Our privacy and rights to our own data mean nothing on the Internet as businesses and governments freely capture, mine, and sell as much personal information on Web users as they can possibly grab. There is no oversight or accountability, and we have little say. Sure, there are always people who shrug and say “I have nothing to hide and I don’t care.” Fine for them, but not fine for Web users who do care about this. I daresay they would care if the consequences were as immediate as multitudes of strangers entering their homes and snooping into all of their stuff, but it’s abstract and the consequences are not as obvious as physical trespass. Though for some Internet users the consequences are drastic, such as whistleblowers and journalists who live in countries where they face arrest or worse.
There are some tools we can use to try to protect ourselves, and one of them is Tor, the onion router. Tor was originally developed by the U.S. Naval Research Laboratory for protecting government communications. Tor is a distributed, anonymous network of thousands of relays that obscure your pathways as you use the Internet. Tor aims to foil traffic analysis, which is widely used to track sites that you visit, your location, and your identity. Encrypting your data doesn’t protect you from traffic analysis, because packet headers must be unencrypted, and a whole lot of information is gleaned from packet headers. Most Internet users don’t bother to encrypt their data, so it’s a feast for snoopers.
Tor creates private network pathways for you by building chains of encrypted TCP connections. Each link in the chain only knows about the previous link and the next link, so your “footprints” are erased as you go.
If you tried Tor in the past and struggled to configure it, it’s easier than ever to use, thanks to the Tor Browser Bundle. This is a pre-configured Web browser all ready to anonymize your Web surfing. Tor also supports the Thunderbird mail client, the Tor Cloud project creates anonymous bridges across Amazon EC2, and Orbot anonymizes Android users.
What Tor Does Not Do
Tor is about hiding your location, not encrypting your communications. It cannot encrypt the exit node from the Tor network to your destination, and if anyone is in a position to snoop your computer and any of your destinations it is possible for them to connect the dots and do some traffic analysis. For end-to-end encryption you’re on your own and need SSL or SSH.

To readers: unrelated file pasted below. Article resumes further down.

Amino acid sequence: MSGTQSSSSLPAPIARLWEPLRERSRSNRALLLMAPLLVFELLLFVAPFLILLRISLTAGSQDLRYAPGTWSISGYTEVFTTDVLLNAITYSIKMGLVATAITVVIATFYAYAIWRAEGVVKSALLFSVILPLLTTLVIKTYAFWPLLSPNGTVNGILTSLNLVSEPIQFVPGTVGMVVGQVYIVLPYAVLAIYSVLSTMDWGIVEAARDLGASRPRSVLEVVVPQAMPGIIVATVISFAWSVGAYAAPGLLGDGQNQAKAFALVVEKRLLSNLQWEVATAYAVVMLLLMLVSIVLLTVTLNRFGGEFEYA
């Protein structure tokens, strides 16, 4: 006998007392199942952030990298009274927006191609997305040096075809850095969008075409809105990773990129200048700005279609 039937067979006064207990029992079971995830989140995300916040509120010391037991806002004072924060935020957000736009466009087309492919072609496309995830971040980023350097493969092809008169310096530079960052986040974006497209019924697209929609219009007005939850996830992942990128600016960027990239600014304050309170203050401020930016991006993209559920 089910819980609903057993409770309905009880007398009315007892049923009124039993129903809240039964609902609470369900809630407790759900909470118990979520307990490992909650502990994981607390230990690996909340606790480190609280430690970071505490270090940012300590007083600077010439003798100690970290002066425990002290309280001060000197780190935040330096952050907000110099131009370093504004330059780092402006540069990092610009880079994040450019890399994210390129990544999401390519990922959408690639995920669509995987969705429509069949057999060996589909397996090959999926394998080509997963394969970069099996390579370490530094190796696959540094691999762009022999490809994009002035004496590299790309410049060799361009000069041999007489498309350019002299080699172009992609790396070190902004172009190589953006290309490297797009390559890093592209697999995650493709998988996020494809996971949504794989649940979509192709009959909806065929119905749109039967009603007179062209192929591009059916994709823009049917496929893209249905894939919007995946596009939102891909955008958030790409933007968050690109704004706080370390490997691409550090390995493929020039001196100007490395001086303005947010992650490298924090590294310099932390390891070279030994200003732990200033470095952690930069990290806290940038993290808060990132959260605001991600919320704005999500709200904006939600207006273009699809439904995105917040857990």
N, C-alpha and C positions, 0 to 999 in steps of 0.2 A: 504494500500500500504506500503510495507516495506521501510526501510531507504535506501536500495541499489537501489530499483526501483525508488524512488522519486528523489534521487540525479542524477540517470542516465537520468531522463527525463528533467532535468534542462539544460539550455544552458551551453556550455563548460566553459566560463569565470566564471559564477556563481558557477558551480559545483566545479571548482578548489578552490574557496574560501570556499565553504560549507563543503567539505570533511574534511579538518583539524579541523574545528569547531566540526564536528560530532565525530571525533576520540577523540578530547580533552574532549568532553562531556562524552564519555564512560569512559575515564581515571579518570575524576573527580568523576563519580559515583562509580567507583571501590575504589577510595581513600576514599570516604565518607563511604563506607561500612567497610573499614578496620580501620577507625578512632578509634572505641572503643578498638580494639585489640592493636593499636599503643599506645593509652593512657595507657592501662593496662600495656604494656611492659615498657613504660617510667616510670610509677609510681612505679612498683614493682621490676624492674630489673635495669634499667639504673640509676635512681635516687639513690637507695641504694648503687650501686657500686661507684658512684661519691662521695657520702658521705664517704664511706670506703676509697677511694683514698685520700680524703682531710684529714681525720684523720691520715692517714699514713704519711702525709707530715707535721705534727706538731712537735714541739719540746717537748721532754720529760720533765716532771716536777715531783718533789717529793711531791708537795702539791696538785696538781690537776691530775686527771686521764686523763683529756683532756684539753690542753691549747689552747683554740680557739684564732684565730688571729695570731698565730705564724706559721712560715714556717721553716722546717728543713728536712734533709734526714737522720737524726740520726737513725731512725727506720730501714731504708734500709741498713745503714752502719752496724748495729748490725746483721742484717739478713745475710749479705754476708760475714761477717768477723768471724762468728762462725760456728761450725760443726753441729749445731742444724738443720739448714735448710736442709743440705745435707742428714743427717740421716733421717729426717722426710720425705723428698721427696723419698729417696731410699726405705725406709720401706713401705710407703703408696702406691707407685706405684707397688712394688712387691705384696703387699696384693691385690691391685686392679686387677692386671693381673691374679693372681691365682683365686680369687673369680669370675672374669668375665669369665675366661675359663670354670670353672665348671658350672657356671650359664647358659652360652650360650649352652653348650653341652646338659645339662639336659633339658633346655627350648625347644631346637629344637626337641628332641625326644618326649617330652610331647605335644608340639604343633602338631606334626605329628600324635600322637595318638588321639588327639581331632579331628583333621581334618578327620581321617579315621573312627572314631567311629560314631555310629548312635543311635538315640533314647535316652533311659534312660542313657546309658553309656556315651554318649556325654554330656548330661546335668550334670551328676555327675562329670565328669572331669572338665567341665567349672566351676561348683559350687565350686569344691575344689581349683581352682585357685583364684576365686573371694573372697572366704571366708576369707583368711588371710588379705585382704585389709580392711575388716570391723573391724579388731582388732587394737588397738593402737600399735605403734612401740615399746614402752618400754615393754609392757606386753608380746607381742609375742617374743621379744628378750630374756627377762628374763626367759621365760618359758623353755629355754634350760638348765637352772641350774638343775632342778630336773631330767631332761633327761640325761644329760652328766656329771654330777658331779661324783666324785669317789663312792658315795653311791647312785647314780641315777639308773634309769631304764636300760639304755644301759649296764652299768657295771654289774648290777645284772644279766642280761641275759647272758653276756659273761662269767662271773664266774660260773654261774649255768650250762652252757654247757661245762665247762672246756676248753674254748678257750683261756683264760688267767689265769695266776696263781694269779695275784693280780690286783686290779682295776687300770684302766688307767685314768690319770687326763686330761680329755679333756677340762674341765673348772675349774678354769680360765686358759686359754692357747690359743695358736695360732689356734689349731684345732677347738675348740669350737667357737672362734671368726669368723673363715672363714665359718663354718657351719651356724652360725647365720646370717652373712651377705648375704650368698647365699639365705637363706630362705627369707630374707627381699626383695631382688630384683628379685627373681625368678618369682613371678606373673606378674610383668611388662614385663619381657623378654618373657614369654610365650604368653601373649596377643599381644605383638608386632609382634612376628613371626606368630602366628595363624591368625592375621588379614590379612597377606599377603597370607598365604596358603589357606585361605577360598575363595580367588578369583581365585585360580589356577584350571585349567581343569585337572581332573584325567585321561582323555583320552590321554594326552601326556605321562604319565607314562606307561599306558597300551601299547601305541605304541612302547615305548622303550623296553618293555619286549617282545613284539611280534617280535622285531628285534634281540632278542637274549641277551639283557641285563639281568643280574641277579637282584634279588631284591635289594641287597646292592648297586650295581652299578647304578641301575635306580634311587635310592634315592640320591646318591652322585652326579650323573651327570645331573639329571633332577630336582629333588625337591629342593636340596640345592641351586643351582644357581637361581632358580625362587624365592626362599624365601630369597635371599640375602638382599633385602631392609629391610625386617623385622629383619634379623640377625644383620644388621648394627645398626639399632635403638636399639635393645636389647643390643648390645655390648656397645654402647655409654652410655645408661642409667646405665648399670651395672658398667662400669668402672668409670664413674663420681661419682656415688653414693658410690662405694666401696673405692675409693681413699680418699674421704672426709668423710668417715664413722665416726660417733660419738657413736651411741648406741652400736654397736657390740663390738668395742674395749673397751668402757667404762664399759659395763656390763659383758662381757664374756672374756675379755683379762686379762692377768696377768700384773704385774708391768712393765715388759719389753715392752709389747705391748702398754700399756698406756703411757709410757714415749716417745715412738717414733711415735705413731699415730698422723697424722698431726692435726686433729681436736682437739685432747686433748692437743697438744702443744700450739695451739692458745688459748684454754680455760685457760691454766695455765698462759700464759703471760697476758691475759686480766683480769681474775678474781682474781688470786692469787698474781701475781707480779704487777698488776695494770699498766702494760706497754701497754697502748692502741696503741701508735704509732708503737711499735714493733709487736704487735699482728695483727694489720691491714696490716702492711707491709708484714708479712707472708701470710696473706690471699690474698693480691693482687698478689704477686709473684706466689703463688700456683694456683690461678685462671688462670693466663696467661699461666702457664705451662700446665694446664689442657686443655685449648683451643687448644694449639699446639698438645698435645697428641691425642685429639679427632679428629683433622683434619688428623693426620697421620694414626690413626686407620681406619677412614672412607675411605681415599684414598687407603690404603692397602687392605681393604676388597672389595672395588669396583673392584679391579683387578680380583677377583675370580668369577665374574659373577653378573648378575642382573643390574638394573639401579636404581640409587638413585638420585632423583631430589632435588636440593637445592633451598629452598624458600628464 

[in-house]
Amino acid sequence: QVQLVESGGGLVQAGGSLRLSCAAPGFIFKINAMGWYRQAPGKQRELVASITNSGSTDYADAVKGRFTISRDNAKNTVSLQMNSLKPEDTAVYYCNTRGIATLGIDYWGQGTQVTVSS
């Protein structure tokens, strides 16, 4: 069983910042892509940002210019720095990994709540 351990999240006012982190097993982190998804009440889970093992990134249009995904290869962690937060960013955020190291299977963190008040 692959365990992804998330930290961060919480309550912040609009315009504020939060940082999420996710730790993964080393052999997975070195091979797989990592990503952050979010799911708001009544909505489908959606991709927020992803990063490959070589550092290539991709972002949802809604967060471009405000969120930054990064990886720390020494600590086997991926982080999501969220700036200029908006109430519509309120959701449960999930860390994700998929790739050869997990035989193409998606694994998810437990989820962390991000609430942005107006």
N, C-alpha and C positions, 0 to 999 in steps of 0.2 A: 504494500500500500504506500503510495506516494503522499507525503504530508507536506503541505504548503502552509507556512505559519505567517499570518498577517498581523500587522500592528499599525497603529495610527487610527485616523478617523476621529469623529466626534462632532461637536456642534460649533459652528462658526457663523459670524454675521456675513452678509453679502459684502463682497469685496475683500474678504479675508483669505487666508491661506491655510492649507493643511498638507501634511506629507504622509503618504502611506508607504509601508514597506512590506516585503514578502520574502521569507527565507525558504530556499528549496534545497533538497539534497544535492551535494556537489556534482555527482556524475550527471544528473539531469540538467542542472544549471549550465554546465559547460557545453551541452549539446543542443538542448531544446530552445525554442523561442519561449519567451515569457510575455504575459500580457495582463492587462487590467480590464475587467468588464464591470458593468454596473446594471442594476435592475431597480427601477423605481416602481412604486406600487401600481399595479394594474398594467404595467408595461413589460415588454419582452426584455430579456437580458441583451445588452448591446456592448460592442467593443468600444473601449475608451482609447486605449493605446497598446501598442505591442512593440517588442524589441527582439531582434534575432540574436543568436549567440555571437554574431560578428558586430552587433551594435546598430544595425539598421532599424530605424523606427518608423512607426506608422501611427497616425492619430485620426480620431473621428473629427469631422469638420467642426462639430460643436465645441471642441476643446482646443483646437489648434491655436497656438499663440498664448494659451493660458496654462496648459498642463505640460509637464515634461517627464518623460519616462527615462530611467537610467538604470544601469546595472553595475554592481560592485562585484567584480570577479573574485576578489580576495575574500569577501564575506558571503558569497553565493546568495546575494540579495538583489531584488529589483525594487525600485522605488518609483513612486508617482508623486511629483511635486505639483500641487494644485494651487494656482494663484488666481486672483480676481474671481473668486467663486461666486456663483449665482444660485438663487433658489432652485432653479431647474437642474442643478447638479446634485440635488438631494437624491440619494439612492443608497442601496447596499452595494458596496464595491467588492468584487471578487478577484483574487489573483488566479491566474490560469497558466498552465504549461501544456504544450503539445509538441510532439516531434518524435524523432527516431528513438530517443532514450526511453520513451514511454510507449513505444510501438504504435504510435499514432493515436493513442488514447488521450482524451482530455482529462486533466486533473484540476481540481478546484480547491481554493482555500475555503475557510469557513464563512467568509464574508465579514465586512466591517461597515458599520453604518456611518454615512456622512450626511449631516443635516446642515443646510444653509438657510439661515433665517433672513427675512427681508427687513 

Anyone running a Tor exit node has the ability to perform mischief; this is the weakest point in Tor. A security researcher ran several Tor exit nodes to see what information he could snoop, and it was a lot. The Tor documentation warns about this– again, you are responsible for your own end-to-end security.
Tor can’t protect you from yourself; it can’t stop you from clicking on scammy email links, downloading scammy games and apps, or revealing everything about yourself in Web forms and on Facebook. Tor does not support IPv6. Tor is slower than unprotected Internet travels.
TAILS, the Anonymous Distro
TAILS, the Amnesic Incognito Live System, is a complete live Debian distro that routes all network traffic through Tor, and erases all traces of your network activities from your local storage devices, unless you explicitly allow it. TAILS is not just for Web surfing, but routes all of your Internetworking through Tor– email, IRC, the works. It is a complete Debian system all ready to do actual work as it includes the usual system tools and productivity applications such as OpenOffice, Scribus, Audacity, and GIMP. Use it like any live distro: copy it to a DVD or USB stick and boot it up. Figure 2 shows what it looks like after booting. Click the big green button and it will confirm that you’re protected.
TAILs uses the Iceweasel Web browser (Debian’s version of Firefox) and enables HTTPS Everywhere by default. This is a plugin that ensures your Web sessions use HTTPS on sites that support it. (It won’t magically make HTTPS work on sites that do not deploy it.) There is a handy CS Lite cookie manager button, NoScript, and the Torbutton. The Torbutton gives you a great deal of control and the default configuration is very safe. Some of the options include not writing cookies to disk, setting the User Agent for Tor usage, controlling your History, disabling plugins and isolating dynamic content. It sends a minimum of browser identifying information, and the “New Identity” options clears your browser state and starts over with a new Tor session. Try the EFF’s Panopticlick to see how trackable your Web browser is.
Pidgin is included for anonymous IRC, and Claws-Mail for anonymized emailing. You can create a persistent storage volume on a TAILS USB stick with Tails > Configure Persistent Volume, and delete it just as easily with Tails > Delete Persistent Volume.
Running TAILS from a USB stick is faster than from a DVD-R, and you have the persistent storage option, but it’s also less safe because a USB stick is writable, and a DVD-R is not.
I used TAILS for my daily work for a week, and it’s definitely a lot slower for Internet activities. Though it might help to keep in mind that reading and communicating online is a lot faster than visiting people and libraries in person. It’s very easy to use, and I figure something that you can actually use is always better than something that isn’t used because it’s difficult.